Leveraging experience gained over a long career is a great way to start a new career, and consulting is an ideal outlet. Recently retired professionals, especially, have enough good business contacts to become consultants in their chosen fields. Consulting offers a flexible schedule and the opportunity to take on only those clients with whom one wants to work.
Baby boomers still have some of the idealism that set their generation apart, and nonprofit work is a good way to use it. Many baby boomers want to give back to the community and end up working for nonprofits.
Whether it’s in a traditional K-12 school or at a community college, teaching can be an ideal outlet for retirees. Many schools, colleges, and universities are looking for instructors who have real-life work experience in relevant subject-areas. This is particularly true in applied disciplines such as Business – accounting, finance, marketing etc.; Trades – welding, automotive repair/engineering, electrician etc.; and Information Technology – robotics, programming, network security etc.
Community colleges are good places to look for teaching positions. For Individuals with significant business experience, Colleges of Business in four-year universities offer attractive positions as adjunct faculty. Some of these teaching positions may require a teaching license. Fortunately, many colleges of education offer fast-track teaching licensure for people who already have a bachelor’s degree.
Finally, many senior citizens look forward to life in a deluxe retirement community with a plethora of physical amenities. Ironically, in retirement it is also quite common for older Americans to find themselves socially and intellectually isolated from their communities. As a consequence, a growing number of retirees who want intensive intellectual immersion are moving to university towns, attracted by cultural and learning opportunities. Consequently, many universities are building retirement communities—or creating relationships with existing ones—that are considerably nicer than the typical college dorm. A typical university-based retirement community offers many opportunities to continue learning – from auditing college courses to attending lectures and classes held at the retirement center. There are film societies, fitness classes, swimming pools, choirs, and jazz and chamber music ensembles. As seniors continue to trade in their leisure time for intellectual and social engagement, universities and colleges will manifest yet another dimension of their social and intellectual investment in the community – rejuvenating and enriching the lives of senior members who still have much to share and contribute.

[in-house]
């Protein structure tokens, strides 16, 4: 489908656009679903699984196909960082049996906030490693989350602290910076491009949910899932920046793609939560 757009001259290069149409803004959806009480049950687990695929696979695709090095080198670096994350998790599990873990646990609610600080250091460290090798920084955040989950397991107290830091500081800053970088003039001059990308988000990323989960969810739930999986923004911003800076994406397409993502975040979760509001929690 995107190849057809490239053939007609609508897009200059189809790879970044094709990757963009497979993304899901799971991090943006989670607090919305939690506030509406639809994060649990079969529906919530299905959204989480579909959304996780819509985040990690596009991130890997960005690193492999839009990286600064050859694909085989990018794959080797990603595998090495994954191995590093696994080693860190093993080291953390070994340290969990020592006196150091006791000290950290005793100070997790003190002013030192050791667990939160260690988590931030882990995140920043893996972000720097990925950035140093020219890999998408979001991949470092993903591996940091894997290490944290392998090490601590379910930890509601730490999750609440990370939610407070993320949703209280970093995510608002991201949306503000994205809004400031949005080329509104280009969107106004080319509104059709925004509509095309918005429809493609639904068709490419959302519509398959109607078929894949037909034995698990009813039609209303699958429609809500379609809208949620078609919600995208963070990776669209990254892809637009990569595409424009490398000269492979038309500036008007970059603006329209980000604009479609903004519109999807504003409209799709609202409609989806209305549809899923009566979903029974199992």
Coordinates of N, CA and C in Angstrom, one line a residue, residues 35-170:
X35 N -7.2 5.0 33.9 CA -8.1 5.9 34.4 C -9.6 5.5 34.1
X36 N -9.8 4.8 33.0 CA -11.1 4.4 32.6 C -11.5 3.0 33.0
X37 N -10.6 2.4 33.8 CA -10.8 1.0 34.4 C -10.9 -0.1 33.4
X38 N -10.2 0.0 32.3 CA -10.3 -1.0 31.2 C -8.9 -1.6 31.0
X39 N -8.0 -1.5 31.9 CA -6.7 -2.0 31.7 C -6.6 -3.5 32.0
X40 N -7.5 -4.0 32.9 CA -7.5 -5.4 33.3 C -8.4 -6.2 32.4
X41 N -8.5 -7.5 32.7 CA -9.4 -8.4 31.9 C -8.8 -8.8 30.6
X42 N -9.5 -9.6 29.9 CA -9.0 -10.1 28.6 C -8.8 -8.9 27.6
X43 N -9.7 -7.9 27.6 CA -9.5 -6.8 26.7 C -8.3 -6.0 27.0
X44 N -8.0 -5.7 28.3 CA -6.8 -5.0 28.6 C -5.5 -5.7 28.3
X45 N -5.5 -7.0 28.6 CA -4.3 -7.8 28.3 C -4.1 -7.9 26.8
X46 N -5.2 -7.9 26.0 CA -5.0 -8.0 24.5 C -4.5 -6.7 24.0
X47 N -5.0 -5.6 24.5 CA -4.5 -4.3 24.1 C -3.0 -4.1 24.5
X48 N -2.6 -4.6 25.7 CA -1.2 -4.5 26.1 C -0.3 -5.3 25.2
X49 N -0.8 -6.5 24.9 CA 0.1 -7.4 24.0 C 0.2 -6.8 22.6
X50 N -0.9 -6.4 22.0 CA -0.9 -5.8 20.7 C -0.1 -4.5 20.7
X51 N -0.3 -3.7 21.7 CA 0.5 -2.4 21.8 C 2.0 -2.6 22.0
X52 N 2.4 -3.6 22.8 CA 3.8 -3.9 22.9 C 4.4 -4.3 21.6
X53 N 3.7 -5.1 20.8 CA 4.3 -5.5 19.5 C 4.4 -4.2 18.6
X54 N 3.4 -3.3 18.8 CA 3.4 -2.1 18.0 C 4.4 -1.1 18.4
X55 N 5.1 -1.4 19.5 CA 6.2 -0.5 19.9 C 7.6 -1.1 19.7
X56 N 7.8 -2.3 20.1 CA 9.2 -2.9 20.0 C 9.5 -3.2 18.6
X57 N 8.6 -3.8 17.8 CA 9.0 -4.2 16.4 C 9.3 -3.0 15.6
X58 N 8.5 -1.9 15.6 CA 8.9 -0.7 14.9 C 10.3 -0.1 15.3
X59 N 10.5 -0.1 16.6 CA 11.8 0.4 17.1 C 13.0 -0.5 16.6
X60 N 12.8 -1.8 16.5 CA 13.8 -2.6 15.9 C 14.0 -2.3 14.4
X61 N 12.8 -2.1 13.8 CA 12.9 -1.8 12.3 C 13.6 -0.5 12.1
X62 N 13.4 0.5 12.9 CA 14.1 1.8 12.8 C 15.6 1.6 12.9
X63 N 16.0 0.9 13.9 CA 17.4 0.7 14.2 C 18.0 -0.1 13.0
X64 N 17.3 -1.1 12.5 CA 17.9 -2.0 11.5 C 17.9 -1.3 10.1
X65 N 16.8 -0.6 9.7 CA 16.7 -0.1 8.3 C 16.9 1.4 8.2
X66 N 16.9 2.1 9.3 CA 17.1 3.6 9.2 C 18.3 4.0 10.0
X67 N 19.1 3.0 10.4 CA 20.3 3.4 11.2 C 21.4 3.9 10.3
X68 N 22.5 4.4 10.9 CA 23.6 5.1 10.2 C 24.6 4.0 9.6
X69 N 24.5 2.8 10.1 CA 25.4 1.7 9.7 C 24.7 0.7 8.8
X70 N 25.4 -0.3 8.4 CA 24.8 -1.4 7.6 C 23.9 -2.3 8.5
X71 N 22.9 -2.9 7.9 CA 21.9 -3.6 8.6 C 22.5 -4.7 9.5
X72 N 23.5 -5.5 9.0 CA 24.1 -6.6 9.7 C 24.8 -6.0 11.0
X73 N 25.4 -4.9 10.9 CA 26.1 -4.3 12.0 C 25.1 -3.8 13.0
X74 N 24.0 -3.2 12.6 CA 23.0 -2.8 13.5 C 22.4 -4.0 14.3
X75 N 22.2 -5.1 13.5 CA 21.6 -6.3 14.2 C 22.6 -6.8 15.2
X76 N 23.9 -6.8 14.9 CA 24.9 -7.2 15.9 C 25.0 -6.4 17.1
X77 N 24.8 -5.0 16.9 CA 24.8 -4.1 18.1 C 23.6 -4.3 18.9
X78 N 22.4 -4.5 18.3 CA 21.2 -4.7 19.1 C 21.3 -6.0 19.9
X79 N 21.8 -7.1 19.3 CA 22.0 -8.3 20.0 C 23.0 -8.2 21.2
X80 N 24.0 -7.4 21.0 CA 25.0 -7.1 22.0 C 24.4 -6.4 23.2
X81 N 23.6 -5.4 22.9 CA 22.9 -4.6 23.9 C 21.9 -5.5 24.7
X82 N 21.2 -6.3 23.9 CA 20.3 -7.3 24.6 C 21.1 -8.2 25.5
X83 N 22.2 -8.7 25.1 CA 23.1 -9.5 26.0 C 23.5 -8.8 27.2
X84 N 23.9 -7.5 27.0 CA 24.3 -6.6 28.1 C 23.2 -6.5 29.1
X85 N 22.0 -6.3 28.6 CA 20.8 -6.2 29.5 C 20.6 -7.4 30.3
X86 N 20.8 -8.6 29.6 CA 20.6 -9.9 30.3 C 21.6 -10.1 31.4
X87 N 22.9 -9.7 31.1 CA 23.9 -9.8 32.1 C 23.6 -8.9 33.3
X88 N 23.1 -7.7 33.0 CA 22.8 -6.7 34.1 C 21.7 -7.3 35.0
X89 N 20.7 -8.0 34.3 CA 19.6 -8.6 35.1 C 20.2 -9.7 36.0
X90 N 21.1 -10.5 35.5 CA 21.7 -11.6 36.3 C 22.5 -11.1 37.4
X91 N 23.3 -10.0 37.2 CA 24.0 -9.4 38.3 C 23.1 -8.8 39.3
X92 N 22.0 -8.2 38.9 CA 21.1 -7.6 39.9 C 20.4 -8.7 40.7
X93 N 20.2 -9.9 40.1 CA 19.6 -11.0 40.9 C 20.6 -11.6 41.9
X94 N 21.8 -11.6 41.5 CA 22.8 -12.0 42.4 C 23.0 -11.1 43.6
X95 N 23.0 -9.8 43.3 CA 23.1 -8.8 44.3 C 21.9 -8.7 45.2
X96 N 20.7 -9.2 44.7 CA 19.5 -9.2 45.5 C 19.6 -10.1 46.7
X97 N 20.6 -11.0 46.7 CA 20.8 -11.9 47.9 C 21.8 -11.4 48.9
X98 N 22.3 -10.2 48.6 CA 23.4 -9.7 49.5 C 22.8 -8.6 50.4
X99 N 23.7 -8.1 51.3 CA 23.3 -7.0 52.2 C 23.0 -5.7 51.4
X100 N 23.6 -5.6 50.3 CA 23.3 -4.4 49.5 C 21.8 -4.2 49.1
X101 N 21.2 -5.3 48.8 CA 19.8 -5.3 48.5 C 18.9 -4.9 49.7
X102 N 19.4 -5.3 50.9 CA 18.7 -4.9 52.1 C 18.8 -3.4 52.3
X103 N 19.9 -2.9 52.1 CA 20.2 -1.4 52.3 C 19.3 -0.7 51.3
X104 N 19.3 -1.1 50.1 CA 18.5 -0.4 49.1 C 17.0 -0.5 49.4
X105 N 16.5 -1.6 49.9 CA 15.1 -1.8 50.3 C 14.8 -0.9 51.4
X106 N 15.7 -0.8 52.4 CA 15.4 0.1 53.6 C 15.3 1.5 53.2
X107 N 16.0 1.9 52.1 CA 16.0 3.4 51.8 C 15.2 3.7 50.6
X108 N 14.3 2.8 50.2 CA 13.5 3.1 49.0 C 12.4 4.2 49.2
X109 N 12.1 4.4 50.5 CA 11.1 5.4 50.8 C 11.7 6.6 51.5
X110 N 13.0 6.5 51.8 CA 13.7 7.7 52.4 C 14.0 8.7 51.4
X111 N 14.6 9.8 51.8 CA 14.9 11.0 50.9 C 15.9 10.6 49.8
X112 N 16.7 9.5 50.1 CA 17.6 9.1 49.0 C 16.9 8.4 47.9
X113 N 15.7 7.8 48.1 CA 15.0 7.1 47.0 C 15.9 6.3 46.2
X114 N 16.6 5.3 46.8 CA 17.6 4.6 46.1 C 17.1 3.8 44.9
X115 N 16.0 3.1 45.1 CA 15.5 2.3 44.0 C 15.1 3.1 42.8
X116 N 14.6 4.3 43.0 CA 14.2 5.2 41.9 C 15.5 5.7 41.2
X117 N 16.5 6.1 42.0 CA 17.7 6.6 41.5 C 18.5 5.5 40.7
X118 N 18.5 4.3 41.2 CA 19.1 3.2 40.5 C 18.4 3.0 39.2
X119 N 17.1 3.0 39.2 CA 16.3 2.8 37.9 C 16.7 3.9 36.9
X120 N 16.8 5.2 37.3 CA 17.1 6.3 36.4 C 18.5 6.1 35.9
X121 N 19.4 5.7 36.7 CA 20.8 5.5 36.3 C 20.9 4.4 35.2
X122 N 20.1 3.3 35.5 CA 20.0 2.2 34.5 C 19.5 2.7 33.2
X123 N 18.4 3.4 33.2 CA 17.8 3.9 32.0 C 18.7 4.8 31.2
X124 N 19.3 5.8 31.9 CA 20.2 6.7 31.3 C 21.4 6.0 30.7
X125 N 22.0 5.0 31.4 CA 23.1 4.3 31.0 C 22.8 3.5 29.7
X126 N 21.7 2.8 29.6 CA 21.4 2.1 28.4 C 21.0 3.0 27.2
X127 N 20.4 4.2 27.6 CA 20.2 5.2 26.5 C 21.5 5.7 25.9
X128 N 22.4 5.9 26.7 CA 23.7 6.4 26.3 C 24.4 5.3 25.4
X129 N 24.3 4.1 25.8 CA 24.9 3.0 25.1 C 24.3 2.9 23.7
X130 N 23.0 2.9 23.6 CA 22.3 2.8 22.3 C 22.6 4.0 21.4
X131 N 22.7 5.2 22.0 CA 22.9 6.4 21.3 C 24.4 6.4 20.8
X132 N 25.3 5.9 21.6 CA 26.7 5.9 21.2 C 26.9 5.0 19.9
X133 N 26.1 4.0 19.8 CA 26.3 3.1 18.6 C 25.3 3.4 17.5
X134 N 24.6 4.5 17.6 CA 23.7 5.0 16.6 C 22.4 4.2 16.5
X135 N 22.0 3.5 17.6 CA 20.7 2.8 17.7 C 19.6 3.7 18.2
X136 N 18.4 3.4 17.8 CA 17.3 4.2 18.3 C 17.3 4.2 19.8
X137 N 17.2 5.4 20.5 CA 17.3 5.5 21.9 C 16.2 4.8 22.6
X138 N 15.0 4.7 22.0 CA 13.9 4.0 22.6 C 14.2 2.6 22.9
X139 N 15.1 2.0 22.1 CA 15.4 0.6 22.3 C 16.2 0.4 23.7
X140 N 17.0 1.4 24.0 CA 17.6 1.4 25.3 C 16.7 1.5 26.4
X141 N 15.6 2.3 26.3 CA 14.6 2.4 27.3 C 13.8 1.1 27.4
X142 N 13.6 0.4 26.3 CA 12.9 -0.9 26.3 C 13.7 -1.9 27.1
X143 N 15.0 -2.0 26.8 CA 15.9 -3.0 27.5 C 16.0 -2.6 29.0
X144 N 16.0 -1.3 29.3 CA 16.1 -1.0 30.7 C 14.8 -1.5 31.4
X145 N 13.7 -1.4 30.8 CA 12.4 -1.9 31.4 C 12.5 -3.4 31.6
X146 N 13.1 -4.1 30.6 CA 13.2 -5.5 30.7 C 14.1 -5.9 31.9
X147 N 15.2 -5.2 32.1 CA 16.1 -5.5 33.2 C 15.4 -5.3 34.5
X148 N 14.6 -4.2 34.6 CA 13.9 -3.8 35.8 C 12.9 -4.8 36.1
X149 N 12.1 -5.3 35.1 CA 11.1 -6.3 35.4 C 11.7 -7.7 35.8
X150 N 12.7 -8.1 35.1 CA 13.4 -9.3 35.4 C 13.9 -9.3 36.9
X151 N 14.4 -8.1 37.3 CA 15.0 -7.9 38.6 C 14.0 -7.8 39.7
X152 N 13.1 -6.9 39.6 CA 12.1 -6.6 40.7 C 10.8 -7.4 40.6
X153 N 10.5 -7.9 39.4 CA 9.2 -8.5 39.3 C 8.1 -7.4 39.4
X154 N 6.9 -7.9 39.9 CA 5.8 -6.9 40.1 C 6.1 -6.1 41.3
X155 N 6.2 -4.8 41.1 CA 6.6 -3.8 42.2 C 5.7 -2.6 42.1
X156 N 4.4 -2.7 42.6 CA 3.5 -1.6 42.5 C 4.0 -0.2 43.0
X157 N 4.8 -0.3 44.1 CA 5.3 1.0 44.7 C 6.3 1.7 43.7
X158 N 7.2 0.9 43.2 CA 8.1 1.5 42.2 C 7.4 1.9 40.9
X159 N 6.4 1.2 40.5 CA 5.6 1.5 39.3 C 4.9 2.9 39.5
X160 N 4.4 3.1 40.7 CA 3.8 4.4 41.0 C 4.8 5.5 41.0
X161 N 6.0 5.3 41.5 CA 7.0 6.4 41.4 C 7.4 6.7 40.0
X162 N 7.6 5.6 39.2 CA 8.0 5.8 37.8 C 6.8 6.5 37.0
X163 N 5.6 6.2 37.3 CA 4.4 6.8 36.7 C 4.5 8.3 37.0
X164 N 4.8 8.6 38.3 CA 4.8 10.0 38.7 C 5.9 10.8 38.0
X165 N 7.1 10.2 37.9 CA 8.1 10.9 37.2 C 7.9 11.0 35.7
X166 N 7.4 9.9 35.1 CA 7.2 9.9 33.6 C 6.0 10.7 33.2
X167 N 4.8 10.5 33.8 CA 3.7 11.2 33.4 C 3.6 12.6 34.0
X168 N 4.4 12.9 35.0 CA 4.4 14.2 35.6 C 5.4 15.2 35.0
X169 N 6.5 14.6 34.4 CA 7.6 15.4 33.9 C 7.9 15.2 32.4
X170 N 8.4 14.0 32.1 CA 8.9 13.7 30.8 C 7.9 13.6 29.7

Dr. Ashok Subramanian is the Dean and Joel R. Stubblefield Endowed Chair in the College of Business at the University of Arkansas Fort Smith. He has both a PhD in Information Systems and an MBA from the University of Houston, as well as a BSc in Chemistry and Physics from the University of Bombay, India. He has extensive experience as a consultant and entrepreneur in the IT sector. Prior to his current position at UAFS, Dr. Subramanian’s leadership career includes being Dean of the Harold Walter Siebens School of Business at Buena Vista University, Iowa